Europe rises on back of good news in US
Good news from the US prompted an across-the-board rise in European stocks yesterday. Washington reported unemployment had fallen to a five-year-low a day after the House of Representatives voted to suspend temporarily the federal government’s borrowing limit. Strong performances in leading stocks also helped.
Shares in Ryanair hit a five-year high on the back of strong results from its smaller rival, Easyjet. Ryanair rose over 3 per cent to close at €5.421. It is due to report results on Monday.
Index heavyweight CRH closed up 4.69 per cent at €15.86, helping to lift the overall market. CRH accounts for over 20 per cent of the Iseq index.
In exploration, Providence Resources, which announced it had identified structures that could potentially contain oil in its Rathlin Island licence, was up 2.6 per cent at €7.90.
Strong performances by leading London-listed stocks helped drive the overall growth in Europe’s Stoxx 600 index.
EasyJet rallied 5.1 per cent to 898.5 pence, the highest price since its initial public offering in November 2000. Revenue jumped 9.2 per cent to £833 million in the three months to December 31st, compared with £763 million a year earlier, the company said.
Vodafone jumped 3.2 per cent to 168.7 pence, its biggest gain in five months. Greenlight Capital Re wrote in a note that the mobile operator’s valuation implies its 45 per cent stake in Verizon Wireless had no value. The note described the holding as “clearly quite valuable.” Verizon’s market value climbed above Vodafone’s in December for the first time in a decade, according to Bloomberg.
Croda International climbed 3.4 per cent to 2,437 pence, its biggest advance in three months. JPMorgan Chase reiterated its overweight rating on the stock, the equivalent of a buy recommendation .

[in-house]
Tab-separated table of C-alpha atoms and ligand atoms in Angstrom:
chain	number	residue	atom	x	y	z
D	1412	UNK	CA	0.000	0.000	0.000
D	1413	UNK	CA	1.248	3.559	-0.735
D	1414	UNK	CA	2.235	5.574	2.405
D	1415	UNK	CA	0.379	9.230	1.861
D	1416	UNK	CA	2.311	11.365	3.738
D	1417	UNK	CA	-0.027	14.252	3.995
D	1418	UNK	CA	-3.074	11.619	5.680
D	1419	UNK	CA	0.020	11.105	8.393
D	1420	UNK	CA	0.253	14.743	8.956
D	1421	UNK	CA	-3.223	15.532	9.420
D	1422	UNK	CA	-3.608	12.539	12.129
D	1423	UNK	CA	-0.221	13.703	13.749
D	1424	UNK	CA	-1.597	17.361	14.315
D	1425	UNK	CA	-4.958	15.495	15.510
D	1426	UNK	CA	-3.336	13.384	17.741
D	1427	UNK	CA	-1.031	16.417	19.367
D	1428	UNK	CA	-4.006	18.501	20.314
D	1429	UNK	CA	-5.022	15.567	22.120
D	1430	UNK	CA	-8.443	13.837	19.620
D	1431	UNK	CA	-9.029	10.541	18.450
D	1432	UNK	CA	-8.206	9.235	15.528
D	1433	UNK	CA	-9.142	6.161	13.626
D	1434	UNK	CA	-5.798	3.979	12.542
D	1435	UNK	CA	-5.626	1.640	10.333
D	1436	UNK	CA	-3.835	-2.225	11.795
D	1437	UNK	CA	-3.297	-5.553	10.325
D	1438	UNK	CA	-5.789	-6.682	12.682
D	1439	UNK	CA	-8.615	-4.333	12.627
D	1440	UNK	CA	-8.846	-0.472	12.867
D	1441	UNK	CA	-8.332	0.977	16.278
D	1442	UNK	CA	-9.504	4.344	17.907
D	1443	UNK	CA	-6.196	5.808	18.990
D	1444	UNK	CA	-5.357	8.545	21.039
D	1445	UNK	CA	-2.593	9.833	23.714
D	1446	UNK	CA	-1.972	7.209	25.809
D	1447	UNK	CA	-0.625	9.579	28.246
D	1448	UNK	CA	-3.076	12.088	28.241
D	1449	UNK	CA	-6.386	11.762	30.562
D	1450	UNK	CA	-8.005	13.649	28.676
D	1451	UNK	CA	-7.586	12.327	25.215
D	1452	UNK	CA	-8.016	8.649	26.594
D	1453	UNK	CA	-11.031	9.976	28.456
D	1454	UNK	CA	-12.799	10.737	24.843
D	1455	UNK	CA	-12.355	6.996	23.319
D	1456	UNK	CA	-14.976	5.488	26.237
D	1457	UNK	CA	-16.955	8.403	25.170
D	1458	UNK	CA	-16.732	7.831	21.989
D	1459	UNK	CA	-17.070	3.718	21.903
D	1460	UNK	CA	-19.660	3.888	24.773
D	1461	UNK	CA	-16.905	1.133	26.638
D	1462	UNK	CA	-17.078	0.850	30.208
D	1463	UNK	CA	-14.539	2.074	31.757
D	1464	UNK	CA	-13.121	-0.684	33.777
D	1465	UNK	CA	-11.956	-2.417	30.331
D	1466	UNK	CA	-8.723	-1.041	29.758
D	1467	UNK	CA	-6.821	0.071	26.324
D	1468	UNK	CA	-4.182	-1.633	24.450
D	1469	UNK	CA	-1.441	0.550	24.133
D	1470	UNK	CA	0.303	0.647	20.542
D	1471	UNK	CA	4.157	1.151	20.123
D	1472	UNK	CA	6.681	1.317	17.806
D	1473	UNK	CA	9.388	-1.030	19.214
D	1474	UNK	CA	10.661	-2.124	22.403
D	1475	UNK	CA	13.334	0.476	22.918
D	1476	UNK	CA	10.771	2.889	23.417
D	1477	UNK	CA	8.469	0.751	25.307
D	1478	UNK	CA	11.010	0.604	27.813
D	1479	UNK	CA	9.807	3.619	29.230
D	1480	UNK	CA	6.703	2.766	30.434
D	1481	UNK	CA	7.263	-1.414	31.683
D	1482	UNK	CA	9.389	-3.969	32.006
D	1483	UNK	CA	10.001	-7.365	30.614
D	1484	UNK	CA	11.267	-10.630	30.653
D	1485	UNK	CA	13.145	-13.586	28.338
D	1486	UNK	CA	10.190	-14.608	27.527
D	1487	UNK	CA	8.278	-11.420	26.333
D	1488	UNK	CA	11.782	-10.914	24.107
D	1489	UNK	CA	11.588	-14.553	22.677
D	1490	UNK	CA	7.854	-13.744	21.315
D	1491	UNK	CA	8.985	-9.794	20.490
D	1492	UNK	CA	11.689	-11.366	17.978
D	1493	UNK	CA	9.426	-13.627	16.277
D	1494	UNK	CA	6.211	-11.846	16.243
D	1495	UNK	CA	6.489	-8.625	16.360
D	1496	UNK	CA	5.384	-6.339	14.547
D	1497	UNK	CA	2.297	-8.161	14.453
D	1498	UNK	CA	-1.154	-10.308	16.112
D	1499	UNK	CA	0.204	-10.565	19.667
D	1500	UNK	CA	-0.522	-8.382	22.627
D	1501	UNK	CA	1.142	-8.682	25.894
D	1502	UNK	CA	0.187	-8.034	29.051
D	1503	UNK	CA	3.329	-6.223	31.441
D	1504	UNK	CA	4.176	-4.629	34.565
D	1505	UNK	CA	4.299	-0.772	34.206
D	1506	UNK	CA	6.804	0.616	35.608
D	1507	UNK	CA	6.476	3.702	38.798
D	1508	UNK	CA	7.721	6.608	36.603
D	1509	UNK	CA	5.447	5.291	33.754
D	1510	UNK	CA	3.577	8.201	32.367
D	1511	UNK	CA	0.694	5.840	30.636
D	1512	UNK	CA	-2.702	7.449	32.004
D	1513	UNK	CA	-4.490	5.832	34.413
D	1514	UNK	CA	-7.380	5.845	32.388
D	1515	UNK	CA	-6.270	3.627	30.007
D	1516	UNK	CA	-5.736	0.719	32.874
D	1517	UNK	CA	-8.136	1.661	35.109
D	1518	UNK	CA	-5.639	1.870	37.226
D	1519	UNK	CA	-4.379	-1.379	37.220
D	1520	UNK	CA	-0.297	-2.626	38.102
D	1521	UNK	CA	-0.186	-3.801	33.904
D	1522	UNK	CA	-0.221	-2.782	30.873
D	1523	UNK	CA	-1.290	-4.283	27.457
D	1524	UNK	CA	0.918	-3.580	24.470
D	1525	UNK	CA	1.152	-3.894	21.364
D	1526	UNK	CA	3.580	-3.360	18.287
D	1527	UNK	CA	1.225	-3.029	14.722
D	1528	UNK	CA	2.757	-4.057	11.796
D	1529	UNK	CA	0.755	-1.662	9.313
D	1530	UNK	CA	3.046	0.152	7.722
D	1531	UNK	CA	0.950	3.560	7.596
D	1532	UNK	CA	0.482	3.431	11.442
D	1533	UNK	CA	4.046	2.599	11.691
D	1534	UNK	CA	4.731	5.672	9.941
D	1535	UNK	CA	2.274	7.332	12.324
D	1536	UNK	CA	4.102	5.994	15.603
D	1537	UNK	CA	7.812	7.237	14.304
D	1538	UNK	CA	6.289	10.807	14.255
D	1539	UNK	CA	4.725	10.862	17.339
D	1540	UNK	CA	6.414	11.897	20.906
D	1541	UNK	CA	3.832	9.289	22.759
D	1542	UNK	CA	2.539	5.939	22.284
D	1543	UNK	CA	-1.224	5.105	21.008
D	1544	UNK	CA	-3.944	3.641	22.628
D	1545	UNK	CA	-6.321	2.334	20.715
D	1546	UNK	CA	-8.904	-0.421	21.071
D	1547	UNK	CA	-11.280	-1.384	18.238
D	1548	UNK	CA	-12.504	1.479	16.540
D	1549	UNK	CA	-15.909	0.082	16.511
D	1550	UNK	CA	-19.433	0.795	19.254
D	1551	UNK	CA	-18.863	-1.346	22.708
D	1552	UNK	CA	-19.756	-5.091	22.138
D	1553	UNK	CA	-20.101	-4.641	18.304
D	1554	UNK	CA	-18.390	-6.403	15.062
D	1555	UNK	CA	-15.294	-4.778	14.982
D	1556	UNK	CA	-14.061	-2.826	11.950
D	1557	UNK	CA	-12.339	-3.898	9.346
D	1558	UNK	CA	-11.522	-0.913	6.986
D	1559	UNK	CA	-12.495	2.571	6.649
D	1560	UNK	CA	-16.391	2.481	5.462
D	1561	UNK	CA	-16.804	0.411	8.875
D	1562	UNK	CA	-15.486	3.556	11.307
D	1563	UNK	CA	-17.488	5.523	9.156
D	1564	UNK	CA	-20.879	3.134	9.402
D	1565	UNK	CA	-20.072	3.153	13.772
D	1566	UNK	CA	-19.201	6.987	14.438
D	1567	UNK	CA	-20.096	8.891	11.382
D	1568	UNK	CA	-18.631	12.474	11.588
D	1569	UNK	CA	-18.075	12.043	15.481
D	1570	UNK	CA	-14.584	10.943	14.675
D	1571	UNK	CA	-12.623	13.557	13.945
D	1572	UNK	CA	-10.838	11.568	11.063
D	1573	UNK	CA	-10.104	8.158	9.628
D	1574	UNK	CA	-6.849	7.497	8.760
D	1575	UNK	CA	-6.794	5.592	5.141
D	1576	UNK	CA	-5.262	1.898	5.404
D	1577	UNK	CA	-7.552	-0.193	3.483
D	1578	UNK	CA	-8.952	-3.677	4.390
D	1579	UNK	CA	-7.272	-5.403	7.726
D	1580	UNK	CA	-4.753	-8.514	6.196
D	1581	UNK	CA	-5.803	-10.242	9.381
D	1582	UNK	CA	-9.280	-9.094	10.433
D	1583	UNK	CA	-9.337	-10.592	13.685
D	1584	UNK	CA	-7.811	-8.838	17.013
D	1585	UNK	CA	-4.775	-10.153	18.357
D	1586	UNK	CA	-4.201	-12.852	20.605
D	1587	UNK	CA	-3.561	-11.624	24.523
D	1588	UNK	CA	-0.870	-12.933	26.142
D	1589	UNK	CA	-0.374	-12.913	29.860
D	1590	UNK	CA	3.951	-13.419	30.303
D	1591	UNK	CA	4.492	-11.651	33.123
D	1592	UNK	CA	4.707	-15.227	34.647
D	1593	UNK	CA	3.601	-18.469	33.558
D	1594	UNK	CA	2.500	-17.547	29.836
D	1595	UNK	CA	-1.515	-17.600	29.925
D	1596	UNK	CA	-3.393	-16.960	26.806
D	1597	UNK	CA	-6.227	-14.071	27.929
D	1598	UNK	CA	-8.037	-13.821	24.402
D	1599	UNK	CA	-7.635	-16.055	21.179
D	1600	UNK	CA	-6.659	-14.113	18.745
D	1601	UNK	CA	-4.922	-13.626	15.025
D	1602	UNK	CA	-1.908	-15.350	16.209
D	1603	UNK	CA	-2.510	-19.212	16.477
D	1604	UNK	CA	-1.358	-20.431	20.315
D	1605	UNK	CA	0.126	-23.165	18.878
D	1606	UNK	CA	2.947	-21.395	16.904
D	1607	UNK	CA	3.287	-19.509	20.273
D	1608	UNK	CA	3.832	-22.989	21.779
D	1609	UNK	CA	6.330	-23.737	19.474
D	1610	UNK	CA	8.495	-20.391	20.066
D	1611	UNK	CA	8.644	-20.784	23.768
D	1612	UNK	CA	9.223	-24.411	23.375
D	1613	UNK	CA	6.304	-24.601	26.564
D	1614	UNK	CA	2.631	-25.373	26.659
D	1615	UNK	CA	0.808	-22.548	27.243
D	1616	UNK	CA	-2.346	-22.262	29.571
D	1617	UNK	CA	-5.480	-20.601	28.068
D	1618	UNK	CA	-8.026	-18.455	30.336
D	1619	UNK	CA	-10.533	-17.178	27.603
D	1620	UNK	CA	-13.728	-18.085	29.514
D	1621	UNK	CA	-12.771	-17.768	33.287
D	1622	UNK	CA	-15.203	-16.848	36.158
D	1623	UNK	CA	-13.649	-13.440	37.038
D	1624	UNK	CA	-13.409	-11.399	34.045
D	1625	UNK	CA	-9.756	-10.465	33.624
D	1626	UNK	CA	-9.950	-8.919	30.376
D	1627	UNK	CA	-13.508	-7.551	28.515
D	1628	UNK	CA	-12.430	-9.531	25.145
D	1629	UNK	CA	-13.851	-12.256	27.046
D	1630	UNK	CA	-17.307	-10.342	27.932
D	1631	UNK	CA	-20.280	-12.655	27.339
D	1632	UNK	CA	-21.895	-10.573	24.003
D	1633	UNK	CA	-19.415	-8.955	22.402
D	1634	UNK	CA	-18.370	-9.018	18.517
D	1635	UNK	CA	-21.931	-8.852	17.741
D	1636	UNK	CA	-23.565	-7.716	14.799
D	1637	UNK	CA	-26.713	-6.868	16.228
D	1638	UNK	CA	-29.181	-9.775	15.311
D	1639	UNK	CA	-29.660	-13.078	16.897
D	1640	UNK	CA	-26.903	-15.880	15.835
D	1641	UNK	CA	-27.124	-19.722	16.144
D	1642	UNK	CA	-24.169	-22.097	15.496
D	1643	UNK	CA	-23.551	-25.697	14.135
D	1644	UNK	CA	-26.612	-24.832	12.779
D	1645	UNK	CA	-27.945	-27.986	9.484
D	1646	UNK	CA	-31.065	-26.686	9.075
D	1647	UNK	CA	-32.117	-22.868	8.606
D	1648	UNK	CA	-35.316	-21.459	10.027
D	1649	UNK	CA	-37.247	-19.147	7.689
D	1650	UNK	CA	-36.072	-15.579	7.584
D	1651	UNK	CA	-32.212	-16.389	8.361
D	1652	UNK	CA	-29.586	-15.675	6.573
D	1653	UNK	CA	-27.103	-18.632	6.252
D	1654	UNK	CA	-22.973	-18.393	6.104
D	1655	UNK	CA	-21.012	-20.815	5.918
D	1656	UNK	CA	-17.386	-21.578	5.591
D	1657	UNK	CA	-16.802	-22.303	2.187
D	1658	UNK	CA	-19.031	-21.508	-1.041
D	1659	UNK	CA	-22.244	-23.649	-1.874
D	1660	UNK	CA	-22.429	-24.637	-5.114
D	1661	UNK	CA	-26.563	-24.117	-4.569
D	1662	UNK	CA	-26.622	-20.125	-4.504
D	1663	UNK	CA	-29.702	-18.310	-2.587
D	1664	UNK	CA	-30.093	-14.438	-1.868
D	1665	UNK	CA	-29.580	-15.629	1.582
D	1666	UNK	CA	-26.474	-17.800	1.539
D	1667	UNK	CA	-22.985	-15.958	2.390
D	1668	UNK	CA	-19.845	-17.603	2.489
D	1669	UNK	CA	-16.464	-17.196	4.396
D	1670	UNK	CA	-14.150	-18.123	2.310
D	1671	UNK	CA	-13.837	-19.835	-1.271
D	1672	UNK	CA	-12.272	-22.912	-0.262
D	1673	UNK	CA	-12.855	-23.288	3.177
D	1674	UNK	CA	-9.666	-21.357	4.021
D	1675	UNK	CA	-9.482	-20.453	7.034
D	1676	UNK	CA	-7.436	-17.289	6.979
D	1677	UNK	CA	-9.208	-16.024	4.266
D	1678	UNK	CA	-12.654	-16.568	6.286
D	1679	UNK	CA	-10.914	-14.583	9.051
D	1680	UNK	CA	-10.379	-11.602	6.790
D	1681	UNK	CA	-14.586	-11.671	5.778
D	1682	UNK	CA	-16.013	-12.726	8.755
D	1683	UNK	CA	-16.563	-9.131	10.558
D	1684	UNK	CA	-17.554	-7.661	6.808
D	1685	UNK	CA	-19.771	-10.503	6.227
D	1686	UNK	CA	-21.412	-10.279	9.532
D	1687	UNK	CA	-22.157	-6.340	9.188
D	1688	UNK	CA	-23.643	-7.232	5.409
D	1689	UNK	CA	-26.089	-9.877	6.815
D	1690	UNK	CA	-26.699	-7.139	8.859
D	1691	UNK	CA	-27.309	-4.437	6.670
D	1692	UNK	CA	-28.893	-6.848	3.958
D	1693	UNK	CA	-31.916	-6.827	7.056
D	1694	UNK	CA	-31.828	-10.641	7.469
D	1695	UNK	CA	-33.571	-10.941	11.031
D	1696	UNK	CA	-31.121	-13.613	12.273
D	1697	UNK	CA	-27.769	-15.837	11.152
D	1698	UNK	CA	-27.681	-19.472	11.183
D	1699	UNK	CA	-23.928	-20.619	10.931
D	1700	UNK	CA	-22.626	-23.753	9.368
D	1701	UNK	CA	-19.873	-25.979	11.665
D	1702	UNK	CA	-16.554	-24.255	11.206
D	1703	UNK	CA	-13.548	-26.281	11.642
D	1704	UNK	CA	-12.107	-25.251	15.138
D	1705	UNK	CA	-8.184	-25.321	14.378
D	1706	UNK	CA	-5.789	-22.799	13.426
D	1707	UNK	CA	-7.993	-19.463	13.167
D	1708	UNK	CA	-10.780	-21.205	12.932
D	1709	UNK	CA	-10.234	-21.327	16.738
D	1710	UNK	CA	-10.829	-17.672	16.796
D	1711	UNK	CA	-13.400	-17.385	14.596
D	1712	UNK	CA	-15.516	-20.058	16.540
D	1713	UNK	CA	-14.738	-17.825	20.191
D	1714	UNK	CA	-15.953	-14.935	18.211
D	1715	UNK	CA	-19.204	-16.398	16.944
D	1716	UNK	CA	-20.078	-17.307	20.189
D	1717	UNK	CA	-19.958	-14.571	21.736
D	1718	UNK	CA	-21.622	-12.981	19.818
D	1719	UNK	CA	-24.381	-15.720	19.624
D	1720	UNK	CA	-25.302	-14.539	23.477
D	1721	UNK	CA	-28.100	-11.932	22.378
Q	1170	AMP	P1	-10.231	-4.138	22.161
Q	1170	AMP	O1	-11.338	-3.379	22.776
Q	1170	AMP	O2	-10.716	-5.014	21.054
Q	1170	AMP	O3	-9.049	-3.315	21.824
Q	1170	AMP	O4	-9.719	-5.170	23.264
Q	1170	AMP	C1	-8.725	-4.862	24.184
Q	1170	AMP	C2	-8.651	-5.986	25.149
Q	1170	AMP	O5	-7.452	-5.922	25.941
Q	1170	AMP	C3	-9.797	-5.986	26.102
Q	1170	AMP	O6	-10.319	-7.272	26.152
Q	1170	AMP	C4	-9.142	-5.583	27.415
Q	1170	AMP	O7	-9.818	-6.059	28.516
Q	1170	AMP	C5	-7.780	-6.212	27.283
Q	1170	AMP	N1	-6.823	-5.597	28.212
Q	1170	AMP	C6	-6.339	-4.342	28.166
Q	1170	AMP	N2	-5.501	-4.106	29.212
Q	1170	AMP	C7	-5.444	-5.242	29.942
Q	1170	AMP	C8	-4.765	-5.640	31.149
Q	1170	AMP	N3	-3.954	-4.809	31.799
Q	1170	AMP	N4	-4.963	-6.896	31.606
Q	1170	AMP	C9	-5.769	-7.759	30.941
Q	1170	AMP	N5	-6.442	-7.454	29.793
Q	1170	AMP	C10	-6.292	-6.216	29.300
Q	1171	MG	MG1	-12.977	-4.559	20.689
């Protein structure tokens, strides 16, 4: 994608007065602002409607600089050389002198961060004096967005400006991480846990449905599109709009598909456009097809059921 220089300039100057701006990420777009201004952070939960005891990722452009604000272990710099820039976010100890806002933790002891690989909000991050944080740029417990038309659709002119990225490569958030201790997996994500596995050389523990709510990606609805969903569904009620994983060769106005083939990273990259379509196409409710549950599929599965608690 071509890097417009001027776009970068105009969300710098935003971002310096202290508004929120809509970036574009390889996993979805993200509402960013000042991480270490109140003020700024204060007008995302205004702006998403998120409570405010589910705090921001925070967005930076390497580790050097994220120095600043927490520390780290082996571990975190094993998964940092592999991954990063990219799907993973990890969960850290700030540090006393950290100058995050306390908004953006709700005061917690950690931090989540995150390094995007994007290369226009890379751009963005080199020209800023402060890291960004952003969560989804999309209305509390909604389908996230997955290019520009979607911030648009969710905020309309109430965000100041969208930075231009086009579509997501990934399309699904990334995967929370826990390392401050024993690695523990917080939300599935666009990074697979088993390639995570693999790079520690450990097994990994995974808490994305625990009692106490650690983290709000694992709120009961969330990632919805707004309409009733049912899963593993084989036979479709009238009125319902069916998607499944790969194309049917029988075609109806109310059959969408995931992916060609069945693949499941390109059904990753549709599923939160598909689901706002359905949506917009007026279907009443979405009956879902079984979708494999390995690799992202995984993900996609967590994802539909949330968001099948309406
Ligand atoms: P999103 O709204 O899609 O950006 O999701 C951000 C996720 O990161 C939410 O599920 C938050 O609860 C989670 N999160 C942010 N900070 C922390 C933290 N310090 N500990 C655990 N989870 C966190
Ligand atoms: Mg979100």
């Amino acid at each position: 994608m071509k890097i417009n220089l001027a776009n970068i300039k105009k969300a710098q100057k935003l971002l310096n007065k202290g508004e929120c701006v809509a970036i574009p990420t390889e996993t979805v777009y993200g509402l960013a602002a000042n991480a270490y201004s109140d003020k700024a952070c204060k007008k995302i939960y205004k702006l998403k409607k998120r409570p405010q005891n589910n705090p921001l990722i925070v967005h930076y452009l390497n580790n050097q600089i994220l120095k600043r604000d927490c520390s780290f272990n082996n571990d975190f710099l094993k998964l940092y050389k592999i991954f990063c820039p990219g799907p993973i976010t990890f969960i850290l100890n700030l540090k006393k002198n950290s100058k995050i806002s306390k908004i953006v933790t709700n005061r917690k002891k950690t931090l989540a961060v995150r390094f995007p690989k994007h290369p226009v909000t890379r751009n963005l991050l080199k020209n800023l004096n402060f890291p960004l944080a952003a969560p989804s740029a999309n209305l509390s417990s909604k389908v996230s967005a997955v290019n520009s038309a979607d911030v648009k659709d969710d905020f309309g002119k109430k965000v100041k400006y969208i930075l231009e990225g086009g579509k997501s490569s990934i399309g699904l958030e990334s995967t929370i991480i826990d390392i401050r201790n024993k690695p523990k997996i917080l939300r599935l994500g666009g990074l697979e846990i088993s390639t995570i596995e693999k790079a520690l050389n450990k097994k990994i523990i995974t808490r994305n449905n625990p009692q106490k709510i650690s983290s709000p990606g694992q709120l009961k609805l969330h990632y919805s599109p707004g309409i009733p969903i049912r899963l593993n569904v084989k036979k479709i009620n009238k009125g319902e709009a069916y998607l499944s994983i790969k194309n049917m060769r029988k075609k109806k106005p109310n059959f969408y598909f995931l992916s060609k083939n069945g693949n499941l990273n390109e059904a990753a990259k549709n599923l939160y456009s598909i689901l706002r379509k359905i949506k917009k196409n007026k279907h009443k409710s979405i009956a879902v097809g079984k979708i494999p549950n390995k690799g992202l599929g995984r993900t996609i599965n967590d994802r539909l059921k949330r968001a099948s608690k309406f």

Polyus Gold International surged 9.7 per cent to 218.5 pence as billionaire Mikhail Prokhorov’s Onexim Holdings agreed to sell his stake to a group of investors, according to sources.
Ladbrokes, which announced that it is buying Irish betting exchange Betdaq for €30 million rose 3.4 per cent to 206.1 pence.
ICAP slid 1 per cent to 324 pence after the world’s largest broker of transactions between banks said the Financial Services Authority had started to investigate one of its units as part of a probe into Libor rigging.
Markets around the Continent advanced yesterday, with 14 of 18 national indices gaining ground.
Banca Monte dei Paschi di Siena slumped 8.2 per cent to 23.3 cents. Italy’s central bank said it will review documents covering financial transactions that Monte Paschi hid from its regulators.
Logitech International plunged 9.6 per cent to 6.51 Swiss francs. The world’s biggest maker of computer mice put its remote-control and video-security businesses up for sale after posting the loss.
Opap tumbled 11 per cent to €6.26, its biggest drop in four months, after the European Court of Justice ruled that the company’s monopoly over gambling in Greece was illegal.
Labour department figures showed jobless claims fell 5,000 to 330,000 last week. However, by 7pm US stocks were in retreat as Apple shares tumbled 12 per cent to $453.06 on news that profit growth had slowed.
Netflix soared 38 per cent, the biggest intraday gain ever, to $142.11. The company signed 2.05 million new US internet subscribers in the fourth quarter, bringing total domestic online customers to 27.2 million, it said yesterday on its website.
Amazon.comjumped 1.7 per cent to $272.62. It announced today it was acquiring Ivona Software, a text-to-speech technology firm. EBay, operator of the world’s largest online marketplace, advanced 2.5 per cent to $54.76. – (Additional reporting: Bloomberg)